Editorials

State oil trains legislation is a start

Washington lawmakers took a long-awaited step forward last month to address the risks posed by oil shipped in railroad tank cars. The derailment and explosion of 10 oil tanker cars in a small North Dakota town Wednesday morning was a fresh reminder that our country’s regulators still are racing to catch up with the dangers of this fast-growing economic boom.

Oil from the Bakken formation — using fracking to extract it — is helping wean the U.S. off foreign oil. But the risks have yet to be fully understood, let alone corralled.

The oil-train measure, House Bill 1449, was a political compromise that passed the Senate unanimously and passed in the state House with only one dissenting vote.

The bill didn’t do everything Gov. Jay Inslee and environmentalists wanted, but it is a good start in preparing for the state’s response to inevitable spills. Inslee may sign it in the next two weeks.

So far, our state has avoided major explosions or spills like this week’s derailment in Heimdal, N.D. It was nearly two years ago that a fiery derailment in Lac-Megantic, Quebec, killed 47 people and put the oil trains issue firmly on the political map.

HB 1449 requires weekly notices to the Department of Ecology of anticipated shipments of oil, and it requires railroads to have state-approved contingency plans for spills. The bill also extends the state’s per-barrel oil tax to include rail and pipeline shipments, which already was levied on oil brought into the state by ship. More of this money would be earmarked for spill cleanups.

The bill also lets the state Pilotage Commission impose new rules for transporting crude oil in Grays Harbor, if terminals are ultimately sited there. And it sets up an Ecology-led study group to assess rule changes for oil transported over the Columbia River.

The measure also gives new powers to the Utilities and Transportation Commission to inspect private property where oil is delivered, and it lets Ecology distribute grants to emergency response agencies for safety and spill equipment.

Railroads are federally regulated, and the Legislature was barred from imposing requirements on tank cars. But the U.S. Department of Transportation — in tandem with counterparts in Canada — announced new safety rules on May 1 to gradually phase out the most vulnerable of oil-tank cars and to impose stricter speed limits on oil trains.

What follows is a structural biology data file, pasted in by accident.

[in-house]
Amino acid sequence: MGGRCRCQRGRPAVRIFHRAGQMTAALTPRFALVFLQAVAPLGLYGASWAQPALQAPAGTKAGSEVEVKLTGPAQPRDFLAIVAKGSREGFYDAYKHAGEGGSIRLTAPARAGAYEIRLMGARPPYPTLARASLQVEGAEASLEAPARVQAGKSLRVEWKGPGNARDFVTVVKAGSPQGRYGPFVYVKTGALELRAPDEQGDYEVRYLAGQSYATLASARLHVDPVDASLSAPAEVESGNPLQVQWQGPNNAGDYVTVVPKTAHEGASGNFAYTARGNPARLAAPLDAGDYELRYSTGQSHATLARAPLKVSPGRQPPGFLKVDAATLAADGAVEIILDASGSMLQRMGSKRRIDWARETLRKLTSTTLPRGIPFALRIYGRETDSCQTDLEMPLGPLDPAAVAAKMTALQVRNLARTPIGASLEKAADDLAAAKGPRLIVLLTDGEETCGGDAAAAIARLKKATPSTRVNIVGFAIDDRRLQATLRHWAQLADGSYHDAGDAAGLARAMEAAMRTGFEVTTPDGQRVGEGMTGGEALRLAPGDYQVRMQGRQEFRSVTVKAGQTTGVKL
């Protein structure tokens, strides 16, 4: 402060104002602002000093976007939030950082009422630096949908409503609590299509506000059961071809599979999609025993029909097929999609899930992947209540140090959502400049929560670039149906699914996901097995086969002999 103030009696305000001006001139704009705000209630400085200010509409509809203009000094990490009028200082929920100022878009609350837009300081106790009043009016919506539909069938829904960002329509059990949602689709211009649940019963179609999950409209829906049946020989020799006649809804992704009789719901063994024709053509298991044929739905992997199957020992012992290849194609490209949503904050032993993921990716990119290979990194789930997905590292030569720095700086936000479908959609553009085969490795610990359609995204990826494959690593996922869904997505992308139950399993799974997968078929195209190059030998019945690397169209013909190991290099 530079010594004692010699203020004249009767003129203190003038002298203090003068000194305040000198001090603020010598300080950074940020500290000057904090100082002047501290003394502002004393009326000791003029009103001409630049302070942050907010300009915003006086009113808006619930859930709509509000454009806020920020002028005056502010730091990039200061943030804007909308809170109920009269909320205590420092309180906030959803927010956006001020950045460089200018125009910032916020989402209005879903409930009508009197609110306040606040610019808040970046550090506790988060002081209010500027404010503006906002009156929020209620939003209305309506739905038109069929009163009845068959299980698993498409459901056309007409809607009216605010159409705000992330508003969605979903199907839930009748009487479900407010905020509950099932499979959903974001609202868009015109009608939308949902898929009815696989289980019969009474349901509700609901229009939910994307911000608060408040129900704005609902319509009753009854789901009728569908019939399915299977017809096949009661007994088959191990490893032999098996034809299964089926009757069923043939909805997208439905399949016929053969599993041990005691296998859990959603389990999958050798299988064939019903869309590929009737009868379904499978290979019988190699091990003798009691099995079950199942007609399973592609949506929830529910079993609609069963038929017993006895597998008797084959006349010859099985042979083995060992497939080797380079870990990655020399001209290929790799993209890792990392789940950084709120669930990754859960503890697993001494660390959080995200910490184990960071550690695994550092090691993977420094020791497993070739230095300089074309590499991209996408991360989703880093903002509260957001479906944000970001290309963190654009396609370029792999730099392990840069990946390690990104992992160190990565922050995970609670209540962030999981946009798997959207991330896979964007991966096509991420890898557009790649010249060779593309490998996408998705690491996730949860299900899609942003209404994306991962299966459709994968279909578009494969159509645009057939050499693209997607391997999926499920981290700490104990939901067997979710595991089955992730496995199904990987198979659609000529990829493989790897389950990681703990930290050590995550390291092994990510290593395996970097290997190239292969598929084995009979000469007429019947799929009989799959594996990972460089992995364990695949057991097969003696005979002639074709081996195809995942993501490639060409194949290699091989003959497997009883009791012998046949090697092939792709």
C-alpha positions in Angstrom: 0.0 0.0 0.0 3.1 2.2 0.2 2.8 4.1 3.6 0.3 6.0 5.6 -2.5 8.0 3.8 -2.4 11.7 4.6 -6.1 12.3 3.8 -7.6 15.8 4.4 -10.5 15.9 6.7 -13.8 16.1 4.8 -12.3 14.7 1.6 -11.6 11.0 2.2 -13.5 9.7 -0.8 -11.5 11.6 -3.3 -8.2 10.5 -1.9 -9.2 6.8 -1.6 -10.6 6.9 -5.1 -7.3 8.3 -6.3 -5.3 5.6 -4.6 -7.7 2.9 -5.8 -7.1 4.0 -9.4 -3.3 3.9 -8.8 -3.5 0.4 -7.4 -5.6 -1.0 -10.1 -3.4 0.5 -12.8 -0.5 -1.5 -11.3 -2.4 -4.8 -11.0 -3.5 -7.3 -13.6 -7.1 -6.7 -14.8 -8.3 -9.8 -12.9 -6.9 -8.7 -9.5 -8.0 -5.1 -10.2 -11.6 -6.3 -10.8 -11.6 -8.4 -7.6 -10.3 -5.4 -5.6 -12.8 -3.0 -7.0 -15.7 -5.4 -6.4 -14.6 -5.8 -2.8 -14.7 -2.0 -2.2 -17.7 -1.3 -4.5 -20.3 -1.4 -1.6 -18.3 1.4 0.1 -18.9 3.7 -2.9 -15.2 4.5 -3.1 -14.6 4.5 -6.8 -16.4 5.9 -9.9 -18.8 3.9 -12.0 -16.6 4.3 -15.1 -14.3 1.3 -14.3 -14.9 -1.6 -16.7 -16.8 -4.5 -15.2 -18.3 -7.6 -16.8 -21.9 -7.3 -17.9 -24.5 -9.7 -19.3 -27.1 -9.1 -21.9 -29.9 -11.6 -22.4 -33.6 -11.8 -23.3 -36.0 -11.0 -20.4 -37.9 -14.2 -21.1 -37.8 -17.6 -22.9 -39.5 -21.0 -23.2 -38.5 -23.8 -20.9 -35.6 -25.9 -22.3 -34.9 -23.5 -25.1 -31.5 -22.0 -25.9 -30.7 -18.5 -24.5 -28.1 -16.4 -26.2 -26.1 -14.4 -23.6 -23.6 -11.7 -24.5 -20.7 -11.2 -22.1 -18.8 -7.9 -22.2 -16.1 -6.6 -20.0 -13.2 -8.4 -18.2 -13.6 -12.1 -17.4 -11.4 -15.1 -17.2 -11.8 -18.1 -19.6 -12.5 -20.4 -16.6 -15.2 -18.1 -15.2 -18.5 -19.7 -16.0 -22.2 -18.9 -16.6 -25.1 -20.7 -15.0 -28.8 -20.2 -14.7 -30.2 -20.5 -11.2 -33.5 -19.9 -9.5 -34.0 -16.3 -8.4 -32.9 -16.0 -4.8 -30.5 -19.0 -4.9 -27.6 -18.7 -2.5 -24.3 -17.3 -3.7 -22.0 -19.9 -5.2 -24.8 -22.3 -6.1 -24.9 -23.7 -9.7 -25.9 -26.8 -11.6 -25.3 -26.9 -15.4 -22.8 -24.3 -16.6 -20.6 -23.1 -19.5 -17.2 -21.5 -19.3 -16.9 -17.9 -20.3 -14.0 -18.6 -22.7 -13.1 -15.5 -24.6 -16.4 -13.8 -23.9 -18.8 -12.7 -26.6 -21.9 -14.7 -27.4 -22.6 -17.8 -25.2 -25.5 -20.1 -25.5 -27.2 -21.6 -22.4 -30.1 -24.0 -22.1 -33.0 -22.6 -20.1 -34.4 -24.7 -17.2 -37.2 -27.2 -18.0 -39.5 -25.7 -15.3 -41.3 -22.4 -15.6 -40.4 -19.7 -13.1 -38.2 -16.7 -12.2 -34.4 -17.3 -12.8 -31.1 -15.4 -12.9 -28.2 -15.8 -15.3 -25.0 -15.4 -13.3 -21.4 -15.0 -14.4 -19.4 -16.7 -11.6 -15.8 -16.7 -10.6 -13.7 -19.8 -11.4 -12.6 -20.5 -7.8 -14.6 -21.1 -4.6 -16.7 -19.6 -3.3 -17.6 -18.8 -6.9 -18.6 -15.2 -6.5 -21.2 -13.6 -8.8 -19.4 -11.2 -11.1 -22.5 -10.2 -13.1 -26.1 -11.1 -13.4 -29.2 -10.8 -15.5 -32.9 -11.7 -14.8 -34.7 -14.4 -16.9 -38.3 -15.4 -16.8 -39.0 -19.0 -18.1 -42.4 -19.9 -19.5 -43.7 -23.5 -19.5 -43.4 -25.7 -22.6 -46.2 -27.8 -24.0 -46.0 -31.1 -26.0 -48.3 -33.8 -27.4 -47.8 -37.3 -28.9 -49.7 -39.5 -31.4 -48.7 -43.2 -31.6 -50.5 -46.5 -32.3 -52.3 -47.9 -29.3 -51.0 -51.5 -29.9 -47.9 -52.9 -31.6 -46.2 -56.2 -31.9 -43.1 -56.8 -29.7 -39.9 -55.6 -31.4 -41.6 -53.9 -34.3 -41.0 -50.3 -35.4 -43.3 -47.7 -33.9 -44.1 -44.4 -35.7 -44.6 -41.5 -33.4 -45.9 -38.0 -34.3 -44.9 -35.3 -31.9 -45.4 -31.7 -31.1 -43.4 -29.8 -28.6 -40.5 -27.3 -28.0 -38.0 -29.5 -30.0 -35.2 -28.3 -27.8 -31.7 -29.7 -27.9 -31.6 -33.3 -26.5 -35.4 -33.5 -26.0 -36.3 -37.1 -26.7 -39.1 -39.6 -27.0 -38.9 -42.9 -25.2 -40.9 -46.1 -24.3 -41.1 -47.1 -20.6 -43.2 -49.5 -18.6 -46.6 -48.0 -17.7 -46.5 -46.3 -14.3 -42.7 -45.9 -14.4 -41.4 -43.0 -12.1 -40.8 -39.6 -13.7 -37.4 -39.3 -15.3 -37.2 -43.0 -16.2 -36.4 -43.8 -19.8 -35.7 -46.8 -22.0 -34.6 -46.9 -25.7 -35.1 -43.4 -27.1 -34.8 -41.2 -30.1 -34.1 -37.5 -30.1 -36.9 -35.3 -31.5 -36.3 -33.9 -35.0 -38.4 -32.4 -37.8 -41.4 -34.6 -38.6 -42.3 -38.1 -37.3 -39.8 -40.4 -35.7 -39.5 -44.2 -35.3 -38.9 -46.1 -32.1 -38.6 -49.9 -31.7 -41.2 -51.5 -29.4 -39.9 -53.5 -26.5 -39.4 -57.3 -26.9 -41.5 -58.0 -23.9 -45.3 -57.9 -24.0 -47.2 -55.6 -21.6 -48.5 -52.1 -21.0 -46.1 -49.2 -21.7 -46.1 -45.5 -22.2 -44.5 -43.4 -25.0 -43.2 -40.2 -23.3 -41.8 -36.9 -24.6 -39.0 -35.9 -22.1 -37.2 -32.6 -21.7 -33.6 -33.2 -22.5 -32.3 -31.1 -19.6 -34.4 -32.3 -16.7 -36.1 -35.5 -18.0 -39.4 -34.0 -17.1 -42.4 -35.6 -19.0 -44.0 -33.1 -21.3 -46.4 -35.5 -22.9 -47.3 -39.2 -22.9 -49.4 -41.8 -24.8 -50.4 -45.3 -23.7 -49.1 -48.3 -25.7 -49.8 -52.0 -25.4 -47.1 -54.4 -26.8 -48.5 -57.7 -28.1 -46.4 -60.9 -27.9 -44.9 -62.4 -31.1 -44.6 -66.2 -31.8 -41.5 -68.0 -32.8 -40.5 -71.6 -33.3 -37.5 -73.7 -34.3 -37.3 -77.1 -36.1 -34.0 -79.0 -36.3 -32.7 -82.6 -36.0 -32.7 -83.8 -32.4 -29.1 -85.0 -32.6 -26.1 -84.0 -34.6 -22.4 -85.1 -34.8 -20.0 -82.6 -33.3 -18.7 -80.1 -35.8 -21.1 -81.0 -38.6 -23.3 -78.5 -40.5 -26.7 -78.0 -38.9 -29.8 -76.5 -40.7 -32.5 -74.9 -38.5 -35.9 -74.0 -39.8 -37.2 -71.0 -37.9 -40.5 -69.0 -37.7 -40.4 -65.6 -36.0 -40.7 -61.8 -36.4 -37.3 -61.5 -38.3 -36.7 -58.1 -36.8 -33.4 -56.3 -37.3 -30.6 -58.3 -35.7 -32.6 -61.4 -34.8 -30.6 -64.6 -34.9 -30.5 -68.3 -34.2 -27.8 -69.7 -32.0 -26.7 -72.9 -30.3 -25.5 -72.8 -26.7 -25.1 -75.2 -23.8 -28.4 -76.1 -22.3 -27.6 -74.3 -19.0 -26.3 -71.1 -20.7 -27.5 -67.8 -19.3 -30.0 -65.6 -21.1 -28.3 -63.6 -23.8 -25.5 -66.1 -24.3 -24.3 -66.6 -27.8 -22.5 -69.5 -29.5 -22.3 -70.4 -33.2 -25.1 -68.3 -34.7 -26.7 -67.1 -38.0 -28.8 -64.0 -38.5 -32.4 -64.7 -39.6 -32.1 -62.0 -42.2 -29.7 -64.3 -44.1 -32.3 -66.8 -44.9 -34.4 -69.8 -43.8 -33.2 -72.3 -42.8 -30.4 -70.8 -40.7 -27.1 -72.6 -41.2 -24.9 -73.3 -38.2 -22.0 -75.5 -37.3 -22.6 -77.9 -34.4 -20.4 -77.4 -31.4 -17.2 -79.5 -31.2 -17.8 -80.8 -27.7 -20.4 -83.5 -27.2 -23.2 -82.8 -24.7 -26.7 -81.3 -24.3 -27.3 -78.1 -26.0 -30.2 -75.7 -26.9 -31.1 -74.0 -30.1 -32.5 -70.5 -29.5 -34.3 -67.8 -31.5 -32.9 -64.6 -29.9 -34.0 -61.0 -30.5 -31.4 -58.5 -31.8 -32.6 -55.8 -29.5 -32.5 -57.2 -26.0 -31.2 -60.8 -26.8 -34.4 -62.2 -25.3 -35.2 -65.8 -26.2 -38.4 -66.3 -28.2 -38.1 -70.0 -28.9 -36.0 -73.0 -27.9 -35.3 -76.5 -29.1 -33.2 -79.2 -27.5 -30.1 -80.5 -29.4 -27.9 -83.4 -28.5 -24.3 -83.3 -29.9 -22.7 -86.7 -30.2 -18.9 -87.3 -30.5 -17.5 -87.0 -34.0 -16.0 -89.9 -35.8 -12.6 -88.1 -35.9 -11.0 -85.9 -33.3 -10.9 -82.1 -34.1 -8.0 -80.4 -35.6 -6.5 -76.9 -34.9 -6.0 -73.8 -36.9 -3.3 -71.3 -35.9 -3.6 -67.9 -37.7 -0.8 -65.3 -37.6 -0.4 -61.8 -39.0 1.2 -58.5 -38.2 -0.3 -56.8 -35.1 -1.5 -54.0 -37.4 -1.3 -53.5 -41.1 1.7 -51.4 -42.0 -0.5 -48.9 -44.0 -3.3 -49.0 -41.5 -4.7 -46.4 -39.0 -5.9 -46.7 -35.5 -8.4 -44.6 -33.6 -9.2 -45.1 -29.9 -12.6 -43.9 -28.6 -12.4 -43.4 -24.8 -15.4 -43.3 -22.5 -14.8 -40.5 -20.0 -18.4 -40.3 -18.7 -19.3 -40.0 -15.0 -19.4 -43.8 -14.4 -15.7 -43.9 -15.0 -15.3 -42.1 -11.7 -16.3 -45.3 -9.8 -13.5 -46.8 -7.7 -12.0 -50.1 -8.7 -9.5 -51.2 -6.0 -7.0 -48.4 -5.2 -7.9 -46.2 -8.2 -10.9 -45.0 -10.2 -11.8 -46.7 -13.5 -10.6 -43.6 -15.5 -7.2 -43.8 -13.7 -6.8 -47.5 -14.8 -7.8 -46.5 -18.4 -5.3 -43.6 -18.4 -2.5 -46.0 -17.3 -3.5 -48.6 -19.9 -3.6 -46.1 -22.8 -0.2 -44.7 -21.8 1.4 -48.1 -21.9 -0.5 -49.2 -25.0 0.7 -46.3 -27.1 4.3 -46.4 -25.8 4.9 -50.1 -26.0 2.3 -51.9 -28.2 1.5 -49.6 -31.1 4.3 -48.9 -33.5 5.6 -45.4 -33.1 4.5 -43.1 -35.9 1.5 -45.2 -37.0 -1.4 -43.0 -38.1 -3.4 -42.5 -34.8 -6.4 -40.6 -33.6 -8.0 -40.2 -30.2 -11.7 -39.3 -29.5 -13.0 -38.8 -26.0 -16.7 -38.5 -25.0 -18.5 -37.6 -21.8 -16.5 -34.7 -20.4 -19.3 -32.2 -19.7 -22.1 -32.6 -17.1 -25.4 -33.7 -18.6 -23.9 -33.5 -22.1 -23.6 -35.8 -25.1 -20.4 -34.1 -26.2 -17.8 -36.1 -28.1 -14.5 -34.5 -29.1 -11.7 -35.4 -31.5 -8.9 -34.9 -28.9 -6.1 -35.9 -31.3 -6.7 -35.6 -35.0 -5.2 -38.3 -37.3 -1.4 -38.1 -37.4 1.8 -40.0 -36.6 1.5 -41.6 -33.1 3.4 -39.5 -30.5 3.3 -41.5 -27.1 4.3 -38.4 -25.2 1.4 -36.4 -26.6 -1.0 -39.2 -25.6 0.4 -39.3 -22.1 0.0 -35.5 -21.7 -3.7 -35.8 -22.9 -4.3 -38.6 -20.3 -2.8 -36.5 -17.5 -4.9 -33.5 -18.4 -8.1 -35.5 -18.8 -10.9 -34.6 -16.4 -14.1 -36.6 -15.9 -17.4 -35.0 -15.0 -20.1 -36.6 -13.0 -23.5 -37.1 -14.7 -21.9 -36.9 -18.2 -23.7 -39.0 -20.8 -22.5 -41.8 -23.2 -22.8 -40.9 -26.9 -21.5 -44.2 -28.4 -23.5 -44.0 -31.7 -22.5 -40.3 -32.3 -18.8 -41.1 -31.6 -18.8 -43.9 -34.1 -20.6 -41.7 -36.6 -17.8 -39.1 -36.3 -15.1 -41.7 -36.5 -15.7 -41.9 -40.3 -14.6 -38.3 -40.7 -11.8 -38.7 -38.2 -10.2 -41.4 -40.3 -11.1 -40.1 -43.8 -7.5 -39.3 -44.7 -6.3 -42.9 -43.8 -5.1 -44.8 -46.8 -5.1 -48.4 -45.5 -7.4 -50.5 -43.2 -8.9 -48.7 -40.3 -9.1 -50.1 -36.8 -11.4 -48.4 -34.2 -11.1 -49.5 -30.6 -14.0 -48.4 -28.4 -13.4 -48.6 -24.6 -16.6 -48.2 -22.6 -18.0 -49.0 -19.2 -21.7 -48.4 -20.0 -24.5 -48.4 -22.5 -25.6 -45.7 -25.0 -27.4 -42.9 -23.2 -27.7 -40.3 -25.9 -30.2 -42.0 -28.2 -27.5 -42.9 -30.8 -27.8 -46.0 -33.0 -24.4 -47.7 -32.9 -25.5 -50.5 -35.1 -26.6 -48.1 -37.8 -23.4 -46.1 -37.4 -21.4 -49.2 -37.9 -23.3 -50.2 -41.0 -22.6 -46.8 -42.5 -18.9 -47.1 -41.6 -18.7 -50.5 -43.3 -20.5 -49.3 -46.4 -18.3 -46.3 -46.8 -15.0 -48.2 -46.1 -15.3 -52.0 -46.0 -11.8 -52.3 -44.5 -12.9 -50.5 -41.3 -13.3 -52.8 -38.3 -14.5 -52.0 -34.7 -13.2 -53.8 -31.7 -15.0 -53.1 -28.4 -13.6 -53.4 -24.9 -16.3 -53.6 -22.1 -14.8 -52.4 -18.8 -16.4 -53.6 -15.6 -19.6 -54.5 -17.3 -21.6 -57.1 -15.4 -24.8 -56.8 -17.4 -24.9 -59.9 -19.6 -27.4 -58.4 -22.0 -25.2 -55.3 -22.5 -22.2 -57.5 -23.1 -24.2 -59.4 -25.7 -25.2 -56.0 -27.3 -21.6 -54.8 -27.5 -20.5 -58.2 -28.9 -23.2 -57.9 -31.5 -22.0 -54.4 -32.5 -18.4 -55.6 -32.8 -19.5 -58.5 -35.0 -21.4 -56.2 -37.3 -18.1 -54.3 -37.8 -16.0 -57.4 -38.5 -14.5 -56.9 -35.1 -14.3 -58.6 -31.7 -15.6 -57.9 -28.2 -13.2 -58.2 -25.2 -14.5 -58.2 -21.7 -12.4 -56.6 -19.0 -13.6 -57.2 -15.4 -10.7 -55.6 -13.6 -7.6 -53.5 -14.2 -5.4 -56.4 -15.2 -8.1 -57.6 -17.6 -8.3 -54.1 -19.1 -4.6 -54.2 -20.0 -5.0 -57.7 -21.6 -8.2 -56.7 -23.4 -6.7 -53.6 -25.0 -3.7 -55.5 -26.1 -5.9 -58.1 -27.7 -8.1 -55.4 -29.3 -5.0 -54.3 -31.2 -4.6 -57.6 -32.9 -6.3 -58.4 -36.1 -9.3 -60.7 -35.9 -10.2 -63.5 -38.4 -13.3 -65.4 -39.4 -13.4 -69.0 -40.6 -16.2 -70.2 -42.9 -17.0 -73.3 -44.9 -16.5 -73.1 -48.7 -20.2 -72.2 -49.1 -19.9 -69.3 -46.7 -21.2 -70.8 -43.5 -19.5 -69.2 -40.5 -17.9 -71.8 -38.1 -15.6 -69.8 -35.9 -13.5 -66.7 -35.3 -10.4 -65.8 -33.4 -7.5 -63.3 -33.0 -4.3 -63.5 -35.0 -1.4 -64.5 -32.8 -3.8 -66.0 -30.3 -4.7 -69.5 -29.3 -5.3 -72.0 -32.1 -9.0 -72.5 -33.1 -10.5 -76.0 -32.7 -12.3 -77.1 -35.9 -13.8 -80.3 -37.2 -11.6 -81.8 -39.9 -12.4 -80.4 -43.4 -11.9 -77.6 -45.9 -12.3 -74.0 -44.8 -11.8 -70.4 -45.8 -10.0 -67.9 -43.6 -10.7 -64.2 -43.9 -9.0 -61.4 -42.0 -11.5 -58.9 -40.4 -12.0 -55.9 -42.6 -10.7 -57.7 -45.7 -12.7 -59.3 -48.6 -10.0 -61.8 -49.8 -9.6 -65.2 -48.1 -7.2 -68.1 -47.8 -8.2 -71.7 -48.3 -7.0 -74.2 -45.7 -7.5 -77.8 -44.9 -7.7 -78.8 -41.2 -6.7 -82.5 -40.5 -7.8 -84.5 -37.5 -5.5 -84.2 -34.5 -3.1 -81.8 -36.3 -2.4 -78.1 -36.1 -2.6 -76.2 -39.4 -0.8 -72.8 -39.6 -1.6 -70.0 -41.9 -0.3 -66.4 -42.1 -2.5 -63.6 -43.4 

Unfortunately, the new federal rules allow the most vulnerable kind of tanker — the DOT-111 — to remain in operation until 2020 or longer. But the new rules do reduce speed limits for long trains that carry oil.

Under the new federal rules, tank cars built after Oct. 1 this year must be of a new-generation design known as DOT-117. These have thicker steel shells, large metal shields at each end, and better outlet valves at the bottom. By 2020, all oil must be hauled in the newer tankers or in retrofitted versions of the DOT-111 or CPC-1232.

But the federal regulations don’t yet take into account the volatility of crude oil extracted from the Bakken formation of North Dakota and Montana.

U.S. Sens. Maria Cantwell and Patty Murray, both Washington Democrats, have joined others in introducing the Crude-By-Rail Safety Act that would immediately halt use of older tankers most at greater risk of puncturing and catching fire in a derailment.

Their legislation, which is looking urgently more necessary as more trains explode, requires the Pipeline and Hazardous Materials Safety Administration to write rules that limit volatility in crude shipments.

Clearly, the state legislation is just a start.

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